moaf
7th August 2005, 14:20
Although the Prestige and Braer made a mess, it was nothing compared to a ULCC sinking. I was on the Chevron South America, 464000 dwt. If she were to sink, can you imagine the slick? It would cover and entire side of the USA easily. The sinking of the Prestige should never had happened, the authorities have only themselves to blame for her foundering.

backsplice
8th August 2005, 10:48
"Universe Apollo " ..........small fry !!!!!!!!!!!!! sorry lads it was big at the time ...backsplice

calvin
17th February 2006, 21:04
hi i can rember there was the globtik tokyo seawise giant the two french shell tankers bellamya and batillius also the pieruie guillimout but think the jahre viking was the largest one to stay in service and used a couple of different names

Thamesphil
17th February 2006, 21:46
The Jahre Viking is now named Knock Nevis and no longer serves as a tanker. She operates as an FSO at the Al Shaheen oilfield in the waters of Qatar. The largest tanker properly in service is the TI Europe, 441,893 dwt. She's one of four sisters built 2002/2003 at DSME. None of the earlier generation of ULCCs are now in service.

Phil

moaf
18th February 2006, 10:15
The name Seawise Giant was a play on the owners name, C Y Tung.

non descript
19th February 2006, 11:45
Dicamus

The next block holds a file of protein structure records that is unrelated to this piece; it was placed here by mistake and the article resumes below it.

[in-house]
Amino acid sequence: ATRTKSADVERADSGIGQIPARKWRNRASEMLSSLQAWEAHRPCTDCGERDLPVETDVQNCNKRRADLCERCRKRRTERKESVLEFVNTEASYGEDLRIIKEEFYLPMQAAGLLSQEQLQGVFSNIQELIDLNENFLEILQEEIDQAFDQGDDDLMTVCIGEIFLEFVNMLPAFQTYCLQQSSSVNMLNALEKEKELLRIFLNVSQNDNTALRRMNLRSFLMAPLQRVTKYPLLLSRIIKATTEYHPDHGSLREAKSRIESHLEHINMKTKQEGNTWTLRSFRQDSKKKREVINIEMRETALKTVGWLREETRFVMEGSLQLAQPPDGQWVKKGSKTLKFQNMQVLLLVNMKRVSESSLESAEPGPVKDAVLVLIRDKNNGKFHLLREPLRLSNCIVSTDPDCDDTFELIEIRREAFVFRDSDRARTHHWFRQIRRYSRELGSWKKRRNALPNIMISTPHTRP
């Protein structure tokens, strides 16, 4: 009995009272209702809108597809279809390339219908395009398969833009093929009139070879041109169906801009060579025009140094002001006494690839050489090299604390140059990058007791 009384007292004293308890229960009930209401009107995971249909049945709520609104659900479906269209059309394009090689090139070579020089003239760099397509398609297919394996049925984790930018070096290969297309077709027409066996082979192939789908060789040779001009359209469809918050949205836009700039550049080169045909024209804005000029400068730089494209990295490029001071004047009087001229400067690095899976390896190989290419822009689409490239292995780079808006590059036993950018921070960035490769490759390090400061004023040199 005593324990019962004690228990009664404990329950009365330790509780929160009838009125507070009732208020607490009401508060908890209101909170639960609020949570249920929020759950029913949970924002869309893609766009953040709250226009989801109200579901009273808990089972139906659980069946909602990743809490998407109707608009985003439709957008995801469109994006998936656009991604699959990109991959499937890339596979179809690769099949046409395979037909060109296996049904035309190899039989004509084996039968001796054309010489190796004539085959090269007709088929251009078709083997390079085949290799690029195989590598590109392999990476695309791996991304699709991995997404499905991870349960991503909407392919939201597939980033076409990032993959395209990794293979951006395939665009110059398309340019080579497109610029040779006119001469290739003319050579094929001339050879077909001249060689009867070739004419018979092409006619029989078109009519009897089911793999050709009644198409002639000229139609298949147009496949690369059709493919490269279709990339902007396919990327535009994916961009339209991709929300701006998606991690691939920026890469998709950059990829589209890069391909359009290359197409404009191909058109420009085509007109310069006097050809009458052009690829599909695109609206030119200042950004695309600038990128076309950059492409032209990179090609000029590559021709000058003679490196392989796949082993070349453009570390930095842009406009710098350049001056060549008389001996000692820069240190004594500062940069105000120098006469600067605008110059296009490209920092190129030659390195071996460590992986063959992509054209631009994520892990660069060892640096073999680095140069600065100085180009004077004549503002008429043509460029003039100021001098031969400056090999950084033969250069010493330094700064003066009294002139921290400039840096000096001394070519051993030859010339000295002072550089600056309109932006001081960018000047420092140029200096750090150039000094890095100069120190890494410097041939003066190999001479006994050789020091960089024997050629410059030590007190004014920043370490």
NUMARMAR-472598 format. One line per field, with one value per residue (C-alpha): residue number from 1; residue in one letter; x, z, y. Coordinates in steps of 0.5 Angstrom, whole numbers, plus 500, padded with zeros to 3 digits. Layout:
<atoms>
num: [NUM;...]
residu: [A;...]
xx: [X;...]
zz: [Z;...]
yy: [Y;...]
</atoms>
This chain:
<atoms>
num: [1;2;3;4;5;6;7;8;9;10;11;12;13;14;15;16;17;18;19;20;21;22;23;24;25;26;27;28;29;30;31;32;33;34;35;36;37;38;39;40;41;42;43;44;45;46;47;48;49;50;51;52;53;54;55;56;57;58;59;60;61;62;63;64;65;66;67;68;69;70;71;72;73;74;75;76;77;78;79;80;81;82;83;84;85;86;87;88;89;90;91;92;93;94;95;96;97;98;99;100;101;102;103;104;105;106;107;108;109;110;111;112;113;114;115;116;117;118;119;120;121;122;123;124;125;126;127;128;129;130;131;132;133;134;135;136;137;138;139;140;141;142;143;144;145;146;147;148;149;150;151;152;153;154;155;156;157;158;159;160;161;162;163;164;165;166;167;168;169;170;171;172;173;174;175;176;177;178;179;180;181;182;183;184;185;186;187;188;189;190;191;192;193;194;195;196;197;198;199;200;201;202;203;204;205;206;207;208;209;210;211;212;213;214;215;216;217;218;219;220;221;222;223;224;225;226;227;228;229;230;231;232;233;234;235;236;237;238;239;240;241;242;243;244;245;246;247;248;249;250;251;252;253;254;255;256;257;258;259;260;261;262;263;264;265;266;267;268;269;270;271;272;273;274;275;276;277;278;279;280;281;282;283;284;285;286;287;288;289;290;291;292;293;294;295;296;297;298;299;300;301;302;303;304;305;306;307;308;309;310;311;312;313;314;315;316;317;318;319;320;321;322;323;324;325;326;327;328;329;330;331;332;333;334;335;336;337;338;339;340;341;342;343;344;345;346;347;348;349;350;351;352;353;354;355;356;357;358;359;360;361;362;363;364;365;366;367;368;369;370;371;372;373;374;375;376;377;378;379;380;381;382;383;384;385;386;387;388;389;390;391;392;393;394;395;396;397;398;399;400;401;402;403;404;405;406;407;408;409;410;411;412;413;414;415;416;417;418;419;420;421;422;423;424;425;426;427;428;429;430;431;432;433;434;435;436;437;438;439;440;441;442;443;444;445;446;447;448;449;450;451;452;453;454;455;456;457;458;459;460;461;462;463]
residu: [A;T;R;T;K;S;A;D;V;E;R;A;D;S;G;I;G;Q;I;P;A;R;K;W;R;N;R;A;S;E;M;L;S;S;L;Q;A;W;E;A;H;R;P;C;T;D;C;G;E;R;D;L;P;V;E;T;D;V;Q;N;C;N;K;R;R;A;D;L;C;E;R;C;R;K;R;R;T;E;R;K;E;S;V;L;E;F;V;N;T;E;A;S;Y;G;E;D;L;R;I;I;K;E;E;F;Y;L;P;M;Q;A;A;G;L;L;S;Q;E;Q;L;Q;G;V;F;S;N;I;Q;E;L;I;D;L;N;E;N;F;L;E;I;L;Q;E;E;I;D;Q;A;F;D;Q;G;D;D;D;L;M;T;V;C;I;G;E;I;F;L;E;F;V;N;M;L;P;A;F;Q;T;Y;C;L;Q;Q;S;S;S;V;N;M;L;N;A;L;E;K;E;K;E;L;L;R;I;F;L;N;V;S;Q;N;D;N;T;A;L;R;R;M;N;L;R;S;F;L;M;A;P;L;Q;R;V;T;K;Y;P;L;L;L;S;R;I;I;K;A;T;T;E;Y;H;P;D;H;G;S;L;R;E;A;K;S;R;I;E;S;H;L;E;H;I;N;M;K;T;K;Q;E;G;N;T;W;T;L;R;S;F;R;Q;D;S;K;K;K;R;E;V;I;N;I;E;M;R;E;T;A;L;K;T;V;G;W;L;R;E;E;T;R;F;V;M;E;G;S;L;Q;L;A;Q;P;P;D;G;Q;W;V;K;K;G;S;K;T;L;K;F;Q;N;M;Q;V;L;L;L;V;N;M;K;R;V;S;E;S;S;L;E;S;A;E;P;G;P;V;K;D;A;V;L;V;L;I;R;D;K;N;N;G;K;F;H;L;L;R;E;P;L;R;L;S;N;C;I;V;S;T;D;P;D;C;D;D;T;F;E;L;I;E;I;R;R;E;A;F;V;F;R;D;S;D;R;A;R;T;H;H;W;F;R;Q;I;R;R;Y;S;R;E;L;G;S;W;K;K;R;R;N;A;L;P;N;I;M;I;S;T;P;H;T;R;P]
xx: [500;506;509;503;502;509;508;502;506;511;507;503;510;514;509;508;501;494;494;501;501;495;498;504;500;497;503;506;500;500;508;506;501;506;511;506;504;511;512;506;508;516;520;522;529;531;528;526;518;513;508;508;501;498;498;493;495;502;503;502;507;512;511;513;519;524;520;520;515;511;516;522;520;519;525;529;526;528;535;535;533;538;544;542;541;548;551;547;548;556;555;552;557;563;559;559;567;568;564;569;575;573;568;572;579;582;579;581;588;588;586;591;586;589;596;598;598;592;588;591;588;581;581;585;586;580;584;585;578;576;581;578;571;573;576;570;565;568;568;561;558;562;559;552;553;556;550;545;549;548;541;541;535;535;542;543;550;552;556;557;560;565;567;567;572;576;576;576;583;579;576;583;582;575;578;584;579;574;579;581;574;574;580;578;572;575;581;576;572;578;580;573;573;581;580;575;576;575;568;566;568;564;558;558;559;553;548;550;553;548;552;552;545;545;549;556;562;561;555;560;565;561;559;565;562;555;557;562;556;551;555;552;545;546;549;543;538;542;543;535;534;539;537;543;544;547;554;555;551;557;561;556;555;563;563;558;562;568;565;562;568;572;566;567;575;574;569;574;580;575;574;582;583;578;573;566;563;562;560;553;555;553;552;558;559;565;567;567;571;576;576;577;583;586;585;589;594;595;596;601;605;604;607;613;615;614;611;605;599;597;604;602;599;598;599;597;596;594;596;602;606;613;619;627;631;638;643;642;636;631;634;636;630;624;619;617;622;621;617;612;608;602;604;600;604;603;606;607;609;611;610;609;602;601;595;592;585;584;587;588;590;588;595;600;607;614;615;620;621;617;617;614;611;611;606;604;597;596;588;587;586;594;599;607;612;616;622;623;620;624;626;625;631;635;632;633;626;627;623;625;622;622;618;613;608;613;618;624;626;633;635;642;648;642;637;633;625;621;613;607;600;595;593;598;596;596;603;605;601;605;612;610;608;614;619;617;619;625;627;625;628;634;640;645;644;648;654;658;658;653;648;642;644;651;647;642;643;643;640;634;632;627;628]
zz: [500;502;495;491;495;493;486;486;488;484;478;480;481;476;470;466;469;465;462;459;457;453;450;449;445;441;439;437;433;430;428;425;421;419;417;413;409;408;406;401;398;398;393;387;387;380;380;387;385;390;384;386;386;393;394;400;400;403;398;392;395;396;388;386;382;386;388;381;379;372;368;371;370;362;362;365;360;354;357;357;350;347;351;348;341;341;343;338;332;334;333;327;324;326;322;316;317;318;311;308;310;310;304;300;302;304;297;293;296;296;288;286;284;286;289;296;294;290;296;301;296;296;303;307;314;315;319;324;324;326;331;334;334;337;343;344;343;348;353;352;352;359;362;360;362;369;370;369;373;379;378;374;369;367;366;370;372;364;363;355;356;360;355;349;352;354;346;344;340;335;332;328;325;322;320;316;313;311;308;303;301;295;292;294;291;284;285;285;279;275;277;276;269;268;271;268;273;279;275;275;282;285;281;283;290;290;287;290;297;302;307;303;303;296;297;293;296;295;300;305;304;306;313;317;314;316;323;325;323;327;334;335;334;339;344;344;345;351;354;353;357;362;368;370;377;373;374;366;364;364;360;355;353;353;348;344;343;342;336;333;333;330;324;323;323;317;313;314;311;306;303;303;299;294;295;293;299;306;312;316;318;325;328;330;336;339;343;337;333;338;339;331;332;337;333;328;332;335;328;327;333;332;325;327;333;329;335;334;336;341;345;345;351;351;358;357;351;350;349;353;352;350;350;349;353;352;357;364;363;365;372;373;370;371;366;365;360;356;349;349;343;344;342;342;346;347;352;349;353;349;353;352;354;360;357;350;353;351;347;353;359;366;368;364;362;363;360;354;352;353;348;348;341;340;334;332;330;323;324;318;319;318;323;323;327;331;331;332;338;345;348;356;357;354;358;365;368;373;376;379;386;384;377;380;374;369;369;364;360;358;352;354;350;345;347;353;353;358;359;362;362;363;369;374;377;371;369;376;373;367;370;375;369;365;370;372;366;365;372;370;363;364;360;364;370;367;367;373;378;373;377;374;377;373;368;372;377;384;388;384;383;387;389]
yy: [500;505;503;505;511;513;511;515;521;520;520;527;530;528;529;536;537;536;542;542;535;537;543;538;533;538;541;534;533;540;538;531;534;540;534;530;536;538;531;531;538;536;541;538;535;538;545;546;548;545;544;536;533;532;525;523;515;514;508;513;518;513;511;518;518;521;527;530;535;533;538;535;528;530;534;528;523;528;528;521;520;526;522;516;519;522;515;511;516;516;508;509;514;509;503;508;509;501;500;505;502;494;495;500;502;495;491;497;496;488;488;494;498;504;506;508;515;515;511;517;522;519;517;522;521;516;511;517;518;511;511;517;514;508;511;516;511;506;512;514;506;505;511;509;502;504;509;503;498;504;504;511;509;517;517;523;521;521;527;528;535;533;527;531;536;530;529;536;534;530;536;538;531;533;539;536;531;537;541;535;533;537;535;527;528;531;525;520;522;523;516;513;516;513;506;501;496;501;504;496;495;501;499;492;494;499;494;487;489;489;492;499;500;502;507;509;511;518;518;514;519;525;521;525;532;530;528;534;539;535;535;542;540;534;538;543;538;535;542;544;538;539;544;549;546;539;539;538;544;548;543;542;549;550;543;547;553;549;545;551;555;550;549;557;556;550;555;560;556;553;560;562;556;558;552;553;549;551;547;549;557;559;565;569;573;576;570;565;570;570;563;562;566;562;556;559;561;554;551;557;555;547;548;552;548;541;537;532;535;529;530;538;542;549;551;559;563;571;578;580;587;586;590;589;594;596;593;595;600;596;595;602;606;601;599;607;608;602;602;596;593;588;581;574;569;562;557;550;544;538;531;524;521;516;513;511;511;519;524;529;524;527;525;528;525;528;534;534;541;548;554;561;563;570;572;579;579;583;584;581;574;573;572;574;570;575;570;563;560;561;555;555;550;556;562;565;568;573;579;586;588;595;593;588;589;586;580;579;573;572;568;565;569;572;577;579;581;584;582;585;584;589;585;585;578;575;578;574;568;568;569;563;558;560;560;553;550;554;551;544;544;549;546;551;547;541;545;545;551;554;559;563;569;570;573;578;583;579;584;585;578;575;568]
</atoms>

You will find a Jahre Viking photo in the gallery and a link to some rather sad photo's of the aftermath of the attack and her reconstruction at Singapore can be found here:


http://supertankers.topcities.com/id112.htm

and this site gives the update:


http://supertankers.topcities.com/id132.htm

Tonga

dnobmal
24th February 2006, 15:33
visiting Auke Vissers site I did not realize that when I was on the Esso Scotia in 69 she was the largest in the world, the person in his Esso Uk people section Ian David Smith was the master at the time

Ships Agent
5th June 2006, 23:39
In 1979 a tanker which had been completed and immediately laid-up without sea service, was dragged out of mothball state and sent to foreign places to be extended [stretched]. It was already a massive ship at 1237 foot long and well over 400,000 dwt, but the new owner wanted the ship cut in half to add in a new section which was 265.5 feet long, thus, on completion, making the ship 1504 feet long. On purchase the unwanted ship was called OPPAMA, and the new owner renamed it the SEAWISE GIANT. When rebuilt she had a dwt of 647,955 tonnes and a ballast light weight of 83,192 tonnes, the largest ship ever built, and she started her life proper in 1980.